Gold rose sharply in Asia and was up by more than $10 per ounce before trading even commenced on the TOCOM – it rose from $941.60/oz to nearly $960/oz but has given up some of those gains in early trading in London and is now trading back at $950/oz.

Gold and silver fell over 5% and 9% last week after surging in the previous weeks and remain up nearly 8% and 17% so far in 2009. In the short term anything can happen in all of these markets and volatility remains very high in all markets. Correction and consolidation was expected and warned of. Those using derivatives and leveraged speculation continue to get their heads handed to them on a plate and will continue to do so. Passive long term investment through real diversification is essential today.


Stock markets are again taking a pounding today with Asian and European bourses down sharply (Nikkei -3.8%; FTSE -4%) on understandable concerns about the ruptured financial system and a global recession spanning the globe. HSBC will attempt to raise $12 billion in order to recapitalize and AIG is set to be quasi nationalised with another huge injection of US funds - a $30 billion rescue. In this climate it is hard to see gold falling much below these levels and gold should be supported between $900/oz and $930/oz.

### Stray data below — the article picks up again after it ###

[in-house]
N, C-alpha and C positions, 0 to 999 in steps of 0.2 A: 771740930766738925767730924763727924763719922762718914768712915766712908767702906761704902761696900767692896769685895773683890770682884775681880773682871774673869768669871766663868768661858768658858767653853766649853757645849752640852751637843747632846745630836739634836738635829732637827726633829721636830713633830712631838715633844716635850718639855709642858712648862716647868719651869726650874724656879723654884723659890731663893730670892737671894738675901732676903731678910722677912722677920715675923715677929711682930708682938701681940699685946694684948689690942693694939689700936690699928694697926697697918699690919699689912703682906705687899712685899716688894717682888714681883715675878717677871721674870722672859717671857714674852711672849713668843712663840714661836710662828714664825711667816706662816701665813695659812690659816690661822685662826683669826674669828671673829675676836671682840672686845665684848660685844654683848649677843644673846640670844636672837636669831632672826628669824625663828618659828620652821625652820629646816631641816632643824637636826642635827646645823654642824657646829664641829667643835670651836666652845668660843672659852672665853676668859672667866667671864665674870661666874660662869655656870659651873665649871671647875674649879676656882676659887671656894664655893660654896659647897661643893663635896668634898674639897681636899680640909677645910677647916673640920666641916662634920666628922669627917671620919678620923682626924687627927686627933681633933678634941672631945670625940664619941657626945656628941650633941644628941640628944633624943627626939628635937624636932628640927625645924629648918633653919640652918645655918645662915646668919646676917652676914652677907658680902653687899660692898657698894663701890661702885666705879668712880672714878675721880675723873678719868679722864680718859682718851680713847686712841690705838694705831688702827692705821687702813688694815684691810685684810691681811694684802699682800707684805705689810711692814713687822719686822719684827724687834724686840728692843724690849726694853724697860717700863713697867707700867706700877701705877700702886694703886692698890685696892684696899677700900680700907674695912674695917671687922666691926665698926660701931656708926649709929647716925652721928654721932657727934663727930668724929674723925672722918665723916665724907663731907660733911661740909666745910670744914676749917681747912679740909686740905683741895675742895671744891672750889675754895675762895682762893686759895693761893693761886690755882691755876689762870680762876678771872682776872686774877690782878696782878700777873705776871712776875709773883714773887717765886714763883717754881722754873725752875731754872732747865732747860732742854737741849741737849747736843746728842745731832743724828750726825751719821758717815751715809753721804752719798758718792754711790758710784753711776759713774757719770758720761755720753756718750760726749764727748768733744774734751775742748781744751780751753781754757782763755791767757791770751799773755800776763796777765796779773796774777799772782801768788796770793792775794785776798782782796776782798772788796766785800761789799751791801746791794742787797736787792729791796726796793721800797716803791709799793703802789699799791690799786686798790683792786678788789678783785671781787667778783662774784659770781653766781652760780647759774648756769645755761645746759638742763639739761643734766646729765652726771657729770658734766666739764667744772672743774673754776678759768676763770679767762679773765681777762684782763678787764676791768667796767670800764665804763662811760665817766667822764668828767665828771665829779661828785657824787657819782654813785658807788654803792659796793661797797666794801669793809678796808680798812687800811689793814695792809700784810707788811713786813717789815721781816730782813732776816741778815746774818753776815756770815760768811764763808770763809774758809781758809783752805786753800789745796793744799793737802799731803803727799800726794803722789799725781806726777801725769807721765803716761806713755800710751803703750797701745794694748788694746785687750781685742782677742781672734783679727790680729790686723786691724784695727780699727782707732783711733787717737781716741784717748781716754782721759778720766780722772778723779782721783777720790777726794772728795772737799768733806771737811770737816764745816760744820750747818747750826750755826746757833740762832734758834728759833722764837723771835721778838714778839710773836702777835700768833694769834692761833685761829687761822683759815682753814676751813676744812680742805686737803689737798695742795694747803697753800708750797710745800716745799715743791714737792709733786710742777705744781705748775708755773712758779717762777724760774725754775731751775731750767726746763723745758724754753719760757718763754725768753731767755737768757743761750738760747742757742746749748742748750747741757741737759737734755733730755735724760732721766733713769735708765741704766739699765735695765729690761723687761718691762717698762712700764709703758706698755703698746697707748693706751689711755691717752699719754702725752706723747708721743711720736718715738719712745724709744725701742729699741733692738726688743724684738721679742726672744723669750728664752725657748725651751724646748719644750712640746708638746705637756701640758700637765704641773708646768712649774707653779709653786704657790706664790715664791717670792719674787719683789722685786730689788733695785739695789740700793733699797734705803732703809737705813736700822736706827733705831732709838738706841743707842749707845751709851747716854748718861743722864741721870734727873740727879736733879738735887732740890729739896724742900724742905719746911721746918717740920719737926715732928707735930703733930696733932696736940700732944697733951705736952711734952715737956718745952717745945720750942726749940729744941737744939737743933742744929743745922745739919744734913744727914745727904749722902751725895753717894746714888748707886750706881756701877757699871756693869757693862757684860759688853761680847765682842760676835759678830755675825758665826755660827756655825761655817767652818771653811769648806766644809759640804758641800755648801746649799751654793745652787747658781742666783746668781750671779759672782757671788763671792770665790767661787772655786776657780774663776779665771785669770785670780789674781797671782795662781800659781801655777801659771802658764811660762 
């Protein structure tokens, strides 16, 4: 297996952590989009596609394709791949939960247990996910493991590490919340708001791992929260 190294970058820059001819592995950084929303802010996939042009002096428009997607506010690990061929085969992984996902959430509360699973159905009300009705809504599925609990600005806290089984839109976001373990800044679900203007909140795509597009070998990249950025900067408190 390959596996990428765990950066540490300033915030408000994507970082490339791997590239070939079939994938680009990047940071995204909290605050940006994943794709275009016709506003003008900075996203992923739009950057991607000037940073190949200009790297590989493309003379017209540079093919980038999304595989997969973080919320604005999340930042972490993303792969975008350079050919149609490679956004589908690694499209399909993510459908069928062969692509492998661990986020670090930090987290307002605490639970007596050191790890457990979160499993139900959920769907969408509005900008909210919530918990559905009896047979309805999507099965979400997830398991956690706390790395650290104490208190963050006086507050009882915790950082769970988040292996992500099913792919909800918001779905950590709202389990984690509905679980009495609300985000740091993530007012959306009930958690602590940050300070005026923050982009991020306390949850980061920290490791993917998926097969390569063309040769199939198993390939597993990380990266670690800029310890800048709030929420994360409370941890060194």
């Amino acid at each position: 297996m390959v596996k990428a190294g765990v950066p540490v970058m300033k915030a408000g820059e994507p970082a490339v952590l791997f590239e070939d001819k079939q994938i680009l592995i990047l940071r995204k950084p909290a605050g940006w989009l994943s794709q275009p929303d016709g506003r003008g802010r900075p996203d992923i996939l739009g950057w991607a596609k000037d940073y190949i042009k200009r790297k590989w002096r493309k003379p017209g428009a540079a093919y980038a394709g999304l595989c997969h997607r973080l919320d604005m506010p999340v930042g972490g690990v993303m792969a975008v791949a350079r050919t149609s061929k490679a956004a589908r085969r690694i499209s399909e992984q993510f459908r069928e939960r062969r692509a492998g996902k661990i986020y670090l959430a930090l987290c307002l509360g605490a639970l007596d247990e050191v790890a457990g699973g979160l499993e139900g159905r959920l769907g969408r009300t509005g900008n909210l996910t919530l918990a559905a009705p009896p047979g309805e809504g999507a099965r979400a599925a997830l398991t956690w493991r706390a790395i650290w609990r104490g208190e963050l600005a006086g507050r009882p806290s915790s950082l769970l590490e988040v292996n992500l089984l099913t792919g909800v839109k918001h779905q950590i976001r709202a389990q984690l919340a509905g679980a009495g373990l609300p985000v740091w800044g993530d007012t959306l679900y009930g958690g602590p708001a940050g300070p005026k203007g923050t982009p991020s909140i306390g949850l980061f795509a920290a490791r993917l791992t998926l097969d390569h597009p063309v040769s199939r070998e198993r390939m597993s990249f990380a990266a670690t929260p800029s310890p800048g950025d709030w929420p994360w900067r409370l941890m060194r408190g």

Oracle of Omaha Warns of Onslaught of Inflation

Legendary investor, Warren Buffett has admitted making mistakes and warned that the US economy was in shambles this year and probably well beyond. He said that reckless lending had caused the worst freefall he ever saw in the financial system which had made investors bloodied and confused.


Mr Buffett also warned that the greater reliance on government aid was likely to lead to unwelcome and lasting consequences for the wider economy: In poker terms, the [US] Treasury and the Fed have gone ‘all in’. Economic medicine that was previously meted out by the cupful has recently been dispensed by the barrel. These once-unthinkable dosages will almost certainly bring on unwelcome after-effects. Their precise nature is anyone’s guess, though one likely consequence is an onslaught of inflation.

Gold has proved itself a safe haven asset in the worst deflationary slump since the 1930’s (as it did during the Great Depression). Should the ‘Oracle of Omaha’s’ warnings of a vicious bout of inflation come to pass then we will likely see gold really come into its own and likely see it perform as it did in the 1970’s when it rose from $35/oz to $200/oz, then fell to $100/oz consolidated and then surged to over $850/oz. As ever investments can fall as well as rise and important that investors do not have all their eggs in any one basket – including the gold basket.